Many Christians are masters at conflict-avoidance. Perhaps we confuse “blessed are the peacemakers” (Matthew 5:9) with “blessed are those who avoid unpleasant situations.” But conflict and confrontation weave their way throughout the fabric of the Bible.
As the children of Israel prepared to cross the Jordan River for the first time, they faced literal warfare. But first they had to fight a figurative battle that threatened the nation in a different way. The tribes of Gad and Reuben owned “vast numbers of livestock” and wanted to stay in the pastures on the east side of the Jordan (Numbers 32:1).
Moses immediately questioned their motives. “Do you intend to stay here while your brothers go across and do all the fighting?” he asked. “Why do you want to discourage the rest of the people?” (vv.6-7).
The leaders of Gad and Reuben could have wilted in the face of a powerful man’s anger. Or they could have reacted spitefully. Instead, they replied, “We simply want to build pens for our livestock and fortified towns for our wives and children. Then we will arm ourselves and lead our fellow Israelites into battle” (vv.16-17).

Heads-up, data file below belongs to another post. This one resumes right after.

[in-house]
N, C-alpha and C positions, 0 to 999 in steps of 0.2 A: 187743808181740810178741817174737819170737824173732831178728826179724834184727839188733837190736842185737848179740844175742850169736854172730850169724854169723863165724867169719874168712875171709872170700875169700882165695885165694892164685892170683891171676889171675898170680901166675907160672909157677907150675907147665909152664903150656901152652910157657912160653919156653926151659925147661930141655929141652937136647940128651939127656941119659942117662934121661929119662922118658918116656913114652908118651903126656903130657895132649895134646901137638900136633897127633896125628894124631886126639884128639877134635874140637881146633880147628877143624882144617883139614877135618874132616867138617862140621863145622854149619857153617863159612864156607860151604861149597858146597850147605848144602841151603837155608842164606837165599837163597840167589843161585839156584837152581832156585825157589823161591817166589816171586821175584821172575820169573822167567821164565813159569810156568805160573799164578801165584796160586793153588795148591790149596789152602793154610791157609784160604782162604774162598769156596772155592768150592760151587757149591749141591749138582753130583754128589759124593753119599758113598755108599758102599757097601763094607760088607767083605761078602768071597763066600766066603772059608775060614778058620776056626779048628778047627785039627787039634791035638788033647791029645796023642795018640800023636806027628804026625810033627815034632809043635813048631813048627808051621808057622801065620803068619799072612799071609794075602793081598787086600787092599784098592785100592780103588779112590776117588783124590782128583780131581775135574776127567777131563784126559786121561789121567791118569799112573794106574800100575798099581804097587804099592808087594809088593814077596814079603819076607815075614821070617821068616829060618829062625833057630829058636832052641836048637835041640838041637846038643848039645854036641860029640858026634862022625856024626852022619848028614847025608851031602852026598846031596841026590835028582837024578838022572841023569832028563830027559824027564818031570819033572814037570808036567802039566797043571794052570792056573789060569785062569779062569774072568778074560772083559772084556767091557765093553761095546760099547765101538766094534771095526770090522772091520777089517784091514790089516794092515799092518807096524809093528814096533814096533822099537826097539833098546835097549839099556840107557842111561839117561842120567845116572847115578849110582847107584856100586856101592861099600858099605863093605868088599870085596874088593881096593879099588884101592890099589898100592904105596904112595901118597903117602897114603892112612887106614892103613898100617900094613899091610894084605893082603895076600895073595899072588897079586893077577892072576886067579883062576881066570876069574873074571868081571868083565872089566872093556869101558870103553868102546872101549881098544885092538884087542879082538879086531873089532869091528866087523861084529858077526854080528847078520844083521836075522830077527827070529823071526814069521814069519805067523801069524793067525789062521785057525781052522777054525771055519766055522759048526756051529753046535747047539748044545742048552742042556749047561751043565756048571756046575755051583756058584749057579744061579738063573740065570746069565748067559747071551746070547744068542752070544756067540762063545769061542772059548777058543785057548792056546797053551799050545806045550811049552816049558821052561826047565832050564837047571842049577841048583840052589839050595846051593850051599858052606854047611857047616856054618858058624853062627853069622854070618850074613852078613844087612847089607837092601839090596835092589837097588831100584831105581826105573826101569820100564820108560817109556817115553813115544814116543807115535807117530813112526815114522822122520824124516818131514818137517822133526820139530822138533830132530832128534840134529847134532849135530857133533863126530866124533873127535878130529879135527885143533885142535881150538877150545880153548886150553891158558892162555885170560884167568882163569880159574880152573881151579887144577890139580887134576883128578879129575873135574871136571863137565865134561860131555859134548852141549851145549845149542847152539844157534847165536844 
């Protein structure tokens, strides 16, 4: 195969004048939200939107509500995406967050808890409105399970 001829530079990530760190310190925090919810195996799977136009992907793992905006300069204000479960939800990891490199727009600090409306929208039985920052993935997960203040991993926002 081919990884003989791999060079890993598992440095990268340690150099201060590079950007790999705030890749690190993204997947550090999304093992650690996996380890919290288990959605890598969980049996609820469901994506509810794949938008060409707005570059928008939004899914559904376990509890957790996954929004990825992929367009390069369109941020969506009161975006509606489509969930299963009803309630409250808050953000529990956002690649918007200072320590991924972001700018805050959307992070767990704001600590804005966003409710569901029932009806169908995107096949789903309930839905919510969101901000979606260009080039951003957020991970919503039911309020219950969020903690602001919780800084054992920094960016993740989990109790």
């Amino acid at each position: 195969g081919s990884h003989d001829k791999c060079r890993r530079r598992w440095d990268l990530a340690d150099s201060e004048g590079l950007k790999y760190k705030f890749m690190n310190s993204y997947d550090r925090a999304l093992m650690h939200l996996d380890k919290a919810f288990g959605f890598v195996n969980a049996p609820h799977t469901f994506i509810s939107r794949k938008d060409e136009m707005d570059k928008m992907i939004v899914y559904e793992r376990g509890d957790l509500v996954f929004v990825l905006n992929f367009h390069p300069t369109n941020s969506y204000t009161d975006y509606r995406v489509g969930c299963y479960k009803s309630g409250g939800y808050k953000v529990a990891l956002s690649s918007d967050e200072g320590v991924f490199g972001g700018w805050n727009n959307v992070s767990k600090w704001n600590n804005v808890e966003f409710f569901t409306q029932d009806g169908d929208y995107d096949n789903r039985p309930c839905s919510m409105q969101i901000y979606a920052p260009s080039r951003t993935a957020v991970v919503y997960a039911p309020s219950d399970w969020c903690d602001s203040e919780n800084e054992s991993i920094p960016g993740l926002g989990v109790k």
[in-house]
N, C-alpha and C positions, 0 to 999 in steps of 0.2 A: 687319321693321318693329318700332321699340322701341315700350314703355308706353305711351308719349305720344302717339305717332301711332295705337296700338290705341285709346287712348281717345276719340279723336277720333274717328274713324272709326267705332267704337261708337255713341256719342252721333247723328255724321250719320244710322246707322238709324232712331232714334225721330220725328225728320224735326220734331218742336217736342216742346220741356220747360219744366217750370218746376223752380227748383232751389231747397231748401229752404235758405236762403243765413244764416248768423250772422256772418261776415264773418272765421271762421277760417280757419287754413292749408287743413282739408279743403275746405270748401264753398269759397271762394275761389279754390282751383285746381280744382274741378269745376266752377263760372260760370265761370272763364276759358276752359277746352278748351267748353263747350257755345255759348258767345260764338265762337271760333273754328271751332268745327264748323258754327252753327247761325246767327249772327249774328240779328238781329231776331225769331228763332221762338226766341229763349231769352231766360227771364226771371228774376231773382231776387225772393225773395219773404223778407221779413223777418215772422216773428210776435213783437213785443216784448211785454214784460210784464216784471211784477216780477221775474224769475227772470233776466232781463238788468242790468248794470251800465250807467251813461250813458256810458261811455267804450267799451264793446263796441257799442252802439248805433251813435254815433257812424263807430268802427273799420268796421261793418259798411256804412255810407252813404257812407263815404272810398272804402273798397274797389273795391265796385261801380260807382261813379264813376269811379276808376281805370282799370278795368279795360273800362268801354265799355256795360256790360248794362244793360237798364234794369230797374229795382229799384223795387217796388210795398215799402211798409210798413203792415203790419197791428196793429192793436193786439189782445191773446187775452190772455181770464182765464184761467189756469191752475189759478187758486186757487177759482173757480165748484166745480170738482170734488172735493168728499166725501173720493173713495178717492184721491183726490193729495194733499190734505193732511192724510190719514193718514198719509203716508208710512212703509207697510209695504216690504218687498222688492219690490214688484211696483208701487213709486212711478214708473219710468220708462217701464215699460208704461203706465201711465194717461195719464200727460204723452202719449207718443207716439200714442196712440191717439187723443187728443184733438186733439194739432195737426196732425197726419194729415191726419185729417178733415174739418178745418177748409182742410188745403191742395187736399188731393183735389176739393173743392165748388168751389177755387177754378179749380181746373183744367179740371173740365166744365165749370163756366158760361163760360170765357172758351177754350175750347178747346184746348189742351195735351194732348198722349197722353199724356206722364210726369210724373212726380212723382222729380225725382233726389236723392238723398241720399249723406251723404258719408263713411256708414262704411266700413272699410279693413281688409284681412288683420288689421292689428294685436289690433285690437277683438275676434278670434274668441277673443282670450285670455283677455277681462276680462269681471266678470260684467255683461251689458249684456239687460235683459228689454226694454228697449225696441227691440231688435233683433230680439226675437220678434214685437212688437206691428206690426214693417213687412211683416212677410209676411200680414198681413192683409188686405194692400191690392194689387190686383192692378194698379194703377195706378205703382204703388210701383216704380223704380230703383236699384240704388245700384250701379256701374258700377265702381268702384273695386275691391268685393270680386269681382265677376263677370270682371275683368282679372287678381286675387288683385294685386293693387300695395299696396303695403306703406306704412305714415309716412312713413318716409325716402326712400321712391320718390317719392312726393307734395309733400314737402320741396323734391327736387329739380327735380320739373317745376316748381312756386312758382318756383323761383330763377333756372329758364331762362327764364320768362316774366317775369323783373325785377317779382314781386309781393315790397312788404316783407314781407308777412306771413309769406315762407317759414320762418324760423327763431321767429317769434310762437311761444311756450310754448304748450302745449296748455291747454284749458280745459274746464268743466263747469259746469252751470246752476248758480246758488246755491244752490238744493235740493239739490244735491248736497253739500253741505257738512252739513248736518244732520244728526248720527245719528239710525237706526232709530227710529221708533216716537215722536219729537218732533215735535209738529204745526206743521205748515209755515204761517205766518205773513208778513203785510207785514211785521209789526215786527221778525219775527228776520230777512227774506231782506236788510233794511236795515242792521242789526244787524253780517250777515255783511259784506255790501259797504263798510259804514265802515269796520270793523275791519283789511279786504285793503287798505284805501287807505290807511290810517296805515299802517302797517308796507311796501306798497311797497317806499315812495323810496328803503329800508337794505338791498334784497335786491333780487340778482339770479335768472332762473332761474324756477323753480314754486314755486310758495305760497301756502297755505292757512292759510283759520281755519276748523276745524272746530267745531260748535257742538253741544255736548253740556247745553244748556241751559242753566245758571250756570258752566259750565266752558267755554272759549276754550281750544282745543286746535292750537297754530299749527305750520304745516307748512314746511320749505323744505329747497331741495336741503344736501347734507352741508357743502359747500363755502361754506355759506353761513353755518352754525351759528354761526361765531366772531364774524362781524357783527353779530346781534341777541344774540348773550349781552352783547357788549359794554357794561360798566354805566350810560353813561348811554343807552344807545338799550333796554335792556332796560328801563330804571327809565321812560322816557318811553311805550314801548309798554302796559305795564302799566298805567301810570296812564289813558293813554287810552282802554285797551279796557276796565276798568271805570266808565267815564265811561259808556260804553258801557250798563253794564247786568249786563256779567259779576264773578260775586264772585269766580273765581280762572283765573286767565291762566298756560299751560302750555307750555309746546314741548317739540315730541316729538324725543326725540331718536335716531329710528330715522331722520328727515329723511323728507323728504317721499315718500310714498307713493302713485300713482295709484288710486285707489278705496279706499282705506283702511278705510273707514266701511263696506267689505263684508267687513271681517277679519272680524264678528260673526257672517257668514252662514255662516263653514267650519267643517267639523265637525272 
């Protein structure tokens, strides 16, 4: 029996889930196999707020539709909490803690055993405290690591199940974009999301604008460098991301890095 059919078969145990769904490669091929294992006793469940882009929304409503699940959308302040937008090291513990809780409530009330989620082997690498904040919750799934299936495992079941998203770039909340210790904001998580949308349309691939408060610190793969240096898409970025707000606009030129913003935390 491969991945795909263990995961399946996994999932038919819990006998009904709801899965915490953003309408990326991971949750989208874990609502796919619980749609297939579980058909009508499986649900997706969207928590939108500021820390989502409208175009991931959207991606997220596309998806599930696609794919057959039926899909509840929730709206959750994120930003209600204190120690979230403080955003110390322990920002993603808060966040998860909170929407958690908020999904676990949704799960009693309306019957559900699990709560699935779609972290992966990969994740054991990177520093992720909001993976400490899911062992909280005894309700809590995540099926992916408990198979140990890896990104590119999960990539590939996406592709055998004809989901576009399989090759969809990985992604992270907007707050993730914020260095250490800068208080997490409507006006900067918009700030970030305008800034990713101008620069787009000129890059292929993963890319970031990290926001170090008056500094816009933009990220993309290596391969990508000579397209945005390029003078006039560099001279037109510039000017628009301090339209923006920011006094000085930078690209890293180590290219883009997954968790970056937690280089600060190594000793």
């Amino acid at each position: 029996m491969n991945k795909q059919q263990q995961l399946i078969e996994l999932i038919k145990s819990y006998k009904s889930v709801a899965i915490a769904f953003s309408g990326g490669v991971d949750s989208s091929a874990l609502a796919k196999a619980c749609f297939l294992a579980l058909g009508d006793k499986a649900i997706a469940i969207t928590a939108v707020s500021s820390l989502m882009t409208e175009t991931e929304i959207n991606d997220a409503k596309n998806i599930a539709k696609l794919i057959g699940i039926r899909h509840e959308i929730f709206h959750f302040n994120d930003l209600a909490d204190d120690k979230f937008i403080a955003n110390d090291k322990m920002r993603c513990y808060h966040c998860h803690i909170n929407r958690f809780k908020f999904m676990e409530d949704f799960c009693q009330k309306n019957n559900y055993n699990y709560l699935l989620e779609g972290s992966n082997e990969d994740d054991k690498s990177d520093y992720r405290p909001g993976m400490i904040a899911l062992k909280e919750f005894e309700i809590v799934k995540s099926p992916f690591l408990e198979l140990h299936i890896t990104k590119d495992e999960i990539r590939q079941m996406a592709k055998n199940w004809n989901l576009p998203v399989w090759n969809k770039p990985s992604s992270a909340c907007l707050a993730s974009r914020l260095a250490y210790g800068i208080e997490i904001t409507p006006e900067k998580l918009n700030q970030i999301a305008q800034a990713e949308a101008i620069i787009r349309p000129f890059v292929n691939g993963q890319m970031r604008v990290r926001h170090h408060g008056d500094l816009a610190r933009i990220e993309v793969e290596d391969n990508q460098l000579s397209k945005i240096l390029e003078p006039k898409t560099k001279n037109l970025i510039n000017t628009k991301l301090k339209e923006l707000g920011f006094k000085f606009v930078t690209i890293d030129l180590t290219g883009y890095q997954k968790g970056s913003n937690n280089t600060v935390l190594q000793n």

Moses then laid out the specifics for how the tribes would move forward. They responded, “We, your servants, will follow your instructions exactly” (v.25). And they did.
When confronted with disagreements, we tend to vacillate between dishonest niceness and sinful anger. Both extremes are wrong. Jesus never shrank from confrontation. He did, however, pray for our unity even as His crucifixion loomed.
Conflict is inevitable. When it comes, may it point us to the selfless honesty of Jesus and His path that leads to lasting peace. —Tim Gustafson
I pray that they will all be one, just as you and I are one—as you are in me, Father, and I am in you (John 17:21).
What does Jesus’ prayer in John 17:20-26 reveal about the depth of unity He sought?
Why do you sometimes avoid conflict? How can you honor God and live a healthier life in Christ by the way you face it?